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Russia Claims ICBM Defeats BMD, As Bush Visits Czech, Polish Leaders

By | June 4, 2007

      Russia claims it has a new intercontinental ballistic missile (ICBM) that can penetrate any ballistic missile shield, after a test launch of the new weapon went zooming across the Eurasian nation, according to the Associated Press.

      Russia also is stating that it has completed a preliminary test of a cruise missile with a longer range.

      And Russia’s top leader stated that Russia will target Europe with the new ICBMs, which have multiple independent warheads capable of penetrating missile shields, if the United States moves to establish a ground-based midcourse missile defense (GMD) system to protect European nations and U.S. troops there, and the United States.

      The GMD missile defense system would involve a radar in the Czech Republic and interceptors in silos in Poland.

      But Russia has objected to the plan in strong terms, stating that the GMD system would be aimed at defeating Russian ICBMs, even though the United States has argued repeatedly that the GMD system would target enemy missiles launched by Middle Eastern nations such as Iran.

      A Russian leader, Sergei Ivanov, first deputy prime minister, was quoted as saying that Russia has tested its new ICBM.

      Russian President Vladimir Putin also warned that if the United States presses forward with building the GMD system, it would turn the region into “a powder keg,” while Russian Foreign Minister Sergei Lavrov warned that “the arms race is starting again,” according to news reports.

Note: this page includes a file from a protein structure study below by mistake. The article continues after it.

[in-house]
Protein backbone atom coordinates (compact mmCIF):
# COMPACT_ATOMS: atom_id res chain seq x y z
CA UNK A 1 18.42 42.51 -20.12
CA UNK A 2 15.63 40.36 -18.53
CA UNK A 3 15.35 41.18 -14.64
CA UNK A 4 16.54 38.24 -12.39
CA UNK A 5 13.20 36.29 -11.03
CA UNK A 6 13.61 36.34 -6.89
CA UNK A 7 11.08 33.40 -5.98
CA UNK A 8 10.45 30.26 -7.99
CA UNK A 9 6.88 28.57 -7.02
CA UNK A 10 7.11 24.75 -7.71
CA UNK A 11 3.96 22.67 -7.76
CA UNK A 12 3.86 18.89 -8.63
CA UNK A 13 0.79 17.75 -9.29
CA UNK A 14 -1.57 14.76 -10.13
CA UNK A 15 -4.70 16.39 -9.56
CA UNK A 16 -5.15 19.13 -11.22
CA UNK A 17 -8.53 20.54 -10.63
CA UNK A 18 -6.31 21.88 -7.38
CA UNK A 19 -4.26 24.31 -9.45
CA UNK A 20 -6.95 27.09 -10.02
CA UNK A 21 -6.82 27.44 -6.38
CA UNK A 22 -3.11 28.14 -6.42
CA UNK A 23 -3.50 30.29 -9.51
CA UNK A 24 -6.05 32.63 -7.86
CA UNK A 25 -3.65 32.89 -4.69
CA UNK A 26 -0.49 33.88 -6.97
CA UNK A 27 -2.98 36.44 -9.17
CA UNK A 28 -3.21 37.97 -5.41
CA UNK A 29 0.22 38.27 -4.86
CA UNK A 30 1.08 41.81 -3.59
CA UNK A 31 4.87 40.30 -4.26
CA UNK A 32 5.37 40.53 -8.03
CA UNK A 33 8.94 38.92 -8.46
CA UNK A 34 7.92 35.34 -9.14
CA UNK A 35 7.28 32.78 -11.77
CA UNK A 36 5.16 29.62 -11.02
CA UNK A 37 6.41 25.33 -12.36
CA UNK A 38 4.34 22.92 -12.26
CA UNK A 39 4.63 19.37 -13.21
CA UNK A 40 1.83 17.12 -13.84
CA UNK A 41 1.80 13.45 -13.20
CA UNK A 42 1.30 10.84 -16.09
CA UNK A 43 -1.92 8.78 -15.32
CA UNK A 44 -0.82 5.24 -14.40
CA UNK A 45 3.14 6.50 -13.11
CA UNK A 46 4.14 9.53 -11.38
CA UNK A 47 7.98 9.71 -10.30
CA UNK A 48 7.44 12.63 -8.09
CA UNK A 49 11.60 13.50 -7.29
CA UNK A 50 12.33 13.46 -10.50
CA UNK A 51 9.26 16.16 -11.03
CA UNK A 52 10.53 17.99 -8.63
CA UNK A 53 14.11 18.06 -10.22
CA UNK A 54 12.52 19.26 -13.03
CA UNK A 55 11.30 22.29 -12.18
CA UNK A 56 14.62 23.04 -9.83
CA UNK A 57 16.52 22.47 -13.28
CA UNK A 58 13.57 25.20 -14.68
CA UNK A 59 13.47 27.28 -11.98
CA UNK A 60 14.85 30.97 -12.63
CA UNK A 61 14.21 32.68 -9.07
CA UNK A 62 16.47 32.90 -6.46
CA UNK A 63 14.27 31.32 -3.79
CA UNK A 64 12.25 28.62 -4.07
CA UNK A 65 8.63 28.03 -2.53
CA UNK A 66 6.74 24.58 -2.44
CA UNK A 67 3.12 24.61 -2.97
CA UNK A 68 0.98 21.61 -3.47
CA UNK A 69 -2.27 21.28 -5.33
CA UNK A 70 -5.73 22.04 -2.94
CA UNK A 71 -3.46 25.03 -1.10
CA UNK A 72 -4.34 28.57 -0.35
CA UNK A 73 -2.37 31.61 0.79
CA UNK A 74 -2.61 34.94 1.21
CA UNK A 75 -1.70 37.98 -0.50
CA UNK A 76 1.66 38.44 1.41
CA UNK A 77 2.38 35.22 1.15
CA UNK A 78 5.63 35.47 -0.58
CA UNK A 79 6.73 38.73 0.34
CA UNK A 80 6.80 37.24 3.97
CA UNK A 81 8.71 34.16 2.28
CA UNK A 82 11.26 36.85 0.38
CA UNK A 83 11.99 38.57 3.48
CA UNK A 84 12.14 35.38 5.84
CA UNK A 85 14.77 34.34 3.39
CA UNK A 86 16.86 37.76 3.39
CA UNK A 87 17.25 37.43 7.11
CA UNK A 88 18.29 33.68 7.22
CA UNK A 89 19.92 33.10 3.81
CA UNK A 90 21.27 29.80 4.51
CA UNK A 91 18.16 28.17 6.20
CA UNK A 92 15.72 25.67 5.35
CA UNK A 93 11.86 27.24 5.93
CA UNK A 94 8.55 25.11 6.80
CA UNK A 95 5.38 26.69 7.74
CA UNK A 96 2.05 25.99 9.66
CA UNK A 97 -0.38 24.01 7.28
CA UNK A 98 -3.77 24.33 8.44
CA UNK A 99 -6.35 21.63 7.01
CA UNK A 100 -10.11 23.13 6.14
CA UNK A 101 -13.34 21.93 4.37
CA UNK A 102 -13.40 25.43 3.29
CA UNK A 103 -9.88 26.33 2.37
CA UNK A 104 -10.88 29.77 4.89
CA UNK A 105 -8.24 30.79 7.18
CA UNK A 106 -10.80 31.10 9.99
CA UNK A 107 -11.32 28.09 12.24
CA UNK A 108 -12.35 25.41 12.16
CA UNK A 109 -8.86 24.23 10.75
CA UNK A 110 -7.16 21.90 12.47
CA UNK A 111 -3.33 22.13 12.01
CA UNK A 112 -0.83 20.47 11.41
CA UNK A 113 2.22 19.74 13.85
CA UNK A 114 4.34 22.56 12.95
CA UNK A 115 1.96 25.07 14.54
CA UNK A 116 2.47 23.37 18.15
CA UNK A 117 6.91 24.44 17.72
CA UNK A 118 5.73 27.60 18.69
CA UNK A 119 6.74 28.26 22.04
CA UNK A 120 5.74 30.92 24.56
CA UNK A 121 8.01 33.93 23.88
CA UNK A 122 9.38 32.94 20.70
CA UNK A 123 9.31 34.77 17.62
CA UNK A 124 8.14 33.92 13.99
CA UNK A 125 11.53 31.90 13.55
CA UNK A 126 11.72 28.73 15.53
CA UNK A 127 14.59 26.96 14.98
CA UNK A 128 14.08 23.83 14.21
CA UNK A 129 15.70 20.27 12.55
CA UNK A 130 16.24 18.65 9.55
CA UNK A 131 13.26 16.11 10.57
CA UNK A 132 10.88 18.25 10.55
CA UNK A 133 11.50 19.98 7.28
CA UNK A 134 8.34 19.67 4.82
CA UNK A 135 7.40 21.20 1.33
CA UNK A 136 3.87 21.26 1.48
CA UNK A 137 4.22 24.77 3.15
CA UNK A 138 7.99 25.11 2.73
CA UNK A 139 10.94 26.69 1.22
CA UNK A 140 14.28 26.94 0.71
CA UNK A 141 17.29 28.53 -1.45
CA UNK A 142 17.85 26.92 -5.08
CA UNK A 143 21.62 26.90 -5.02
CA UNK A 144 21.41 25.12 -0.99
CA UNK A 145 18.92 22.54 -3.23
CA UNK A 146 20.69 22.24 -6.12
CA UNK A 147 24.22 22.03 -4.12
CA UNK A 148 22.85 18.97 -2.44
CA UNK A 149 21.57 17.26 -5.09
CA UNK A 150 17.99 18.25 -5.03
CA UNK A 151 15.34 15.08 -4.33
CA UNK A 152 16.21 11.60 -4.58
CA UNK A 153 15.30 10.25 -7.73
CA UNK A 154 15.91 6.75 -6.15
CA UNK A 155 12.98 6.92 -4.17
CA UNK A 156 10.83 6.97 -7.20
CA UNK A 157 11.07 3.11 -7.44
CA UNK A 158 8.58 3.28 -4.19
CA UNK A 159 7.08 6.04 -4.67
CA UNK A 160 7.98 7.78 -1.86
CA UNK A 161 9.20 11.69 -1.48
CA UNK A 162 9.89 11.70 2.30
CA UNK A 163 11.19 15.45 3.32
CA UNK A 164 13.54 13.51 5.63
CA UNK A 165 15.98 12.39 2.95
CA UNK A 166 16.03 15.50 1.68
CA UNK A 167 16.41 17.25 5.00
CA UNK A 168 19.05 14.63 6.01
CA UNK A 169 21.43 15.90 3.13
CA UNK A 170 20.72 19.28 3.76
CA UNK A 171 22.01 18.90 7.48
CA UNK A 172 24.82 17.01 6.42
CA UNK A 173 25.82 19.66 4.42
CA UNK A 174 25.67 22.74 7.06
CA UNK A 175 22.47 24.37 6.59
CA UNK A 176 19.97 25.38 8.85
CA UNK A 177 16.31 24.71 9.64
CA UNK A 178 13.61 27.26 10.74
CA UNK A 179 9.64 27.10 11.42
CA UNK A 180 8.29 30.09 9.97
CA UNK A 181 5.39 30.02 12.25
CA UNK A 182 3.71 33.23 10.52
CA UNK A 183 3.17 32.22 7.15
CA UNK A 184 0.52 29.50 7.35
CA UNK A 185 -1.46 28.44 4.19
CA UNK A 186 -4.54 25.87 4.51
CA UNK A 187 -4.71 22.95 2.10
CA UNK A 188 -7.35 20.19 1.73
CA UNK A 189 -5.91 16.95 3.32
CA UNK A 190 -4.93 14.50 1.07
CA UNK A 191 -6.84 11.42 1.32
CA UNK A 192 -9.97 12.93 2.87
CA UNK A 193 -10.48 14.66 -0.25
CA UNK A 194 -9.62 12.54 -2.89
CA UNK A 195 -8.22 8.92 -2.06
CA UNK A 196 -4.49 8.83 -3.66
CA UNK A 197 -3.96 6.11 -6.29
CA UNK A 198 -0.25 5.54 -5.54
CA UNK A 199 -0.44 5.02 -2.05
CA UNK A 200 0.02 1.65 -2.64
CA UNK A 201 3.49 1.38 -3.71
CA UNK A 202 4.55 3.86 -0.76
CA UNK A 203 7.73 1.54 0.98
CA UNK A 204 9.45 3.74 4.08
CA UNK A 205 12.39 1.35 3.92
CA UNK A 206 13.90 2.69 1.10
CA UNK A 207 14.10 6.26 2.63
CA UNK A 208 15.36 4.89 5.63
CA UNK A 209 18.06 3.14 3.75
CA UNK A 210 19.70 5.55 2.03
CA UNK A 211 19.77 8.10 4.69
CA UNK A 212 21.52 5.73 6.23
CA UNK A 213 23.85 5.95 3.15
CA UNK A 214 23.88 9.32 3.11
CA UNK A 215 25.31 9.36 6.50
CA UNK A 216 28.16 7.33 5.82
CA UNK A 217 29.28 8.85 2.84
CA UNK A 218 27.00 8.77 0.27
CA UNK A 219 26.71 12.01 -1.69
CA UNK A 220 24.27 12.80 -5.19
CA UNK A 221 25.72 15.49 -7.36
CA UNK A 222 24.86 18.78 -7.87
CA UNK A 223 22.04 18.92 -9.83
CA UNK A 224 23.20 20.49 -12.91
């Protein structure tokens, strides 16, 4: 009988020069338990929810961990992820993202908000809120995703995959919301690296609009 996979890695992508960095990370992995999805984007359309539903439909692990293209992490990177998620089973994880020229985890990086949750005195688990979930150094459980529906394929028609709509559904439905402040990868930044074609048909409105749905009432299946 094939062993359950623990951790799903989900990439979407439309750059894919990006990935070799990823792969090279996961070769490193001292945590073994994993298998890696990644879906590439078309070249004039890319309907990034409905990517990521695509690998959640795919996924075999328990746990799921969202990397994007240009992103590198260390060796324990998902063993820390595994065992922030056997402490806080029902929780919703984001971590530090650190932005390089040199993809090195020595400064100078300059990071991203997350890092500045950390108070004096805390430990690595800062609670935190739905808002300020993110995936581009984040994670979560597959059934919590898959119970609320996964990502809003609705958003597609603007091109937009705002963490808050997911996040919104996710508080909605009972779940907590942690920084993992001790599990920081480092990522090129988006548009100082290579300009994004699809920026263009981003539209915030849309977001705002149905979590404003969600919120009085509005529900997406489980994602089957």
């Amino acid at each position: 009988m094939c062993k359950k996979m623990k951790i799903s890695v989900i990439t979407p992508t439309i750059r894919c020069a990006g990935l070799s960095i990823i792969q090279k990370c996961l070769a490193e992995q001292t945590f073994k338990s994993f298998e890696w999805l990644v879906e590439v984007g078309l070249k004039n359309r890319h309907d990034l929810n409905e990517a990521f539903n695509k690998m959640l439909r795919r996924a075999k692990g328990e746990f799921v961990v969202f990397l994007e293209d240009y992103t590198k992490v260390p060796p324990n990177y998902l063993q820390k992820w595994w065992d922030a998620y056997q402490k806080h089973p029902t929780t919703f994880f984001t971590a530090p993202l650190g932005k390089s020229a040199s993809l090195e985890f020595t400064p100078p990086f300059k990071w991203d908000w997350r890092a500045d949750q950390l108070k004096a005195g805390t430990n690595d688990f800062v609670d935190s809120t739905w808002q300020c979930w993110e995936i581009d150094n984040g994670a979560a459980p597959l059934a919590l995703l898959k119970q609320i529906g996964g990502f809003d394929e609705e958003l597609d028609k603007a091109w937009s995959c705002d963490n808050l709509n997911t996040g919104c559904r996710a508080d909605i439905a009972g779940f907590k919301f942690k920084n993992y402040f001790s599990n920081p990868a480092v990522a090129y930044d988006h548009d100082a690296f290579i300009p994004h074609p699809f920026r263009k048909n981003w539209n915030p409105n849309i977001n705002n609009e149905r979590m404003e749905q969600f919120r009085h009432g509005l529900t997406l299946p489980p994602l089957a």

Russia’s blustering talk comes as President Bush is preparing to negotiate with Czech Republic leaders in Prague, and then with Polish leaders in Warsaw on Friday, to gain their agreement to formation of the GMD system.

      To help defuse the burgeoning U.S.-Russian tensions, Bush invited Putin to a getaway at Bush’s parents’ home in Kennebunkport, Maine, July 1 and 2, where they can discuss in a relaxed atmosphere their differences in the European missile defense plan and other issues where the two nations are at odds.

      In the midst of the war of words, Secretary of State Condoleezza Rice launched a zinger at the Russians. Her comments came after the United States repeatedly argued that there is no chance that GMD interceptors in Europe would be able to take out Russian ICBMs. According to The Washington Post, Rice noted that Russia boasted it can penetrate any Western ballistic missile defense shield, which of course would include the installation in Europe. Tongue firmly in cheek, Rice retorted, “We quite agree.”

      The rising tensions between the two former rival Cold War superpowers have developed just as Congress is weighing how much money to provide for initial steps on the European missile defense system.

      In the House, a defense authorization bill for the fiscal year ending Sept. 30, 2008, slashed all $160 million set for initial steps in establishing the interceptor silos site in Poland. That will have to be reconciled with a Senate Armed Services Committee measure that would cut much less, $85 million, from the total $310.4 million that Bush requested for both the Czech Republic and Polish sites.

      Backers of the European GMD system have objected that this is no time to slow its development, noting that Iran is working furiously to develop new missile capabilities, and to produce nuclear materials.

      Despite sanctions and diplomatic pressure, Iran has persisted in spinning a huge number of centrifuges, perhaps more than 1,300 of the machines. And Iran has performed simultaneous tests of ballistic missiles, and launched a missile from a submerged submarine.

      Rice still insists that the U.S. position is that Iran must cease its uranium enrichment program before she would engage in talks on its nuclear program.

      The European missile defense site would be the third in the U.S. GMD system, adding to those already in place at Fort Greeley, Alaska, and Vandenberg Air Force Base, Calif.

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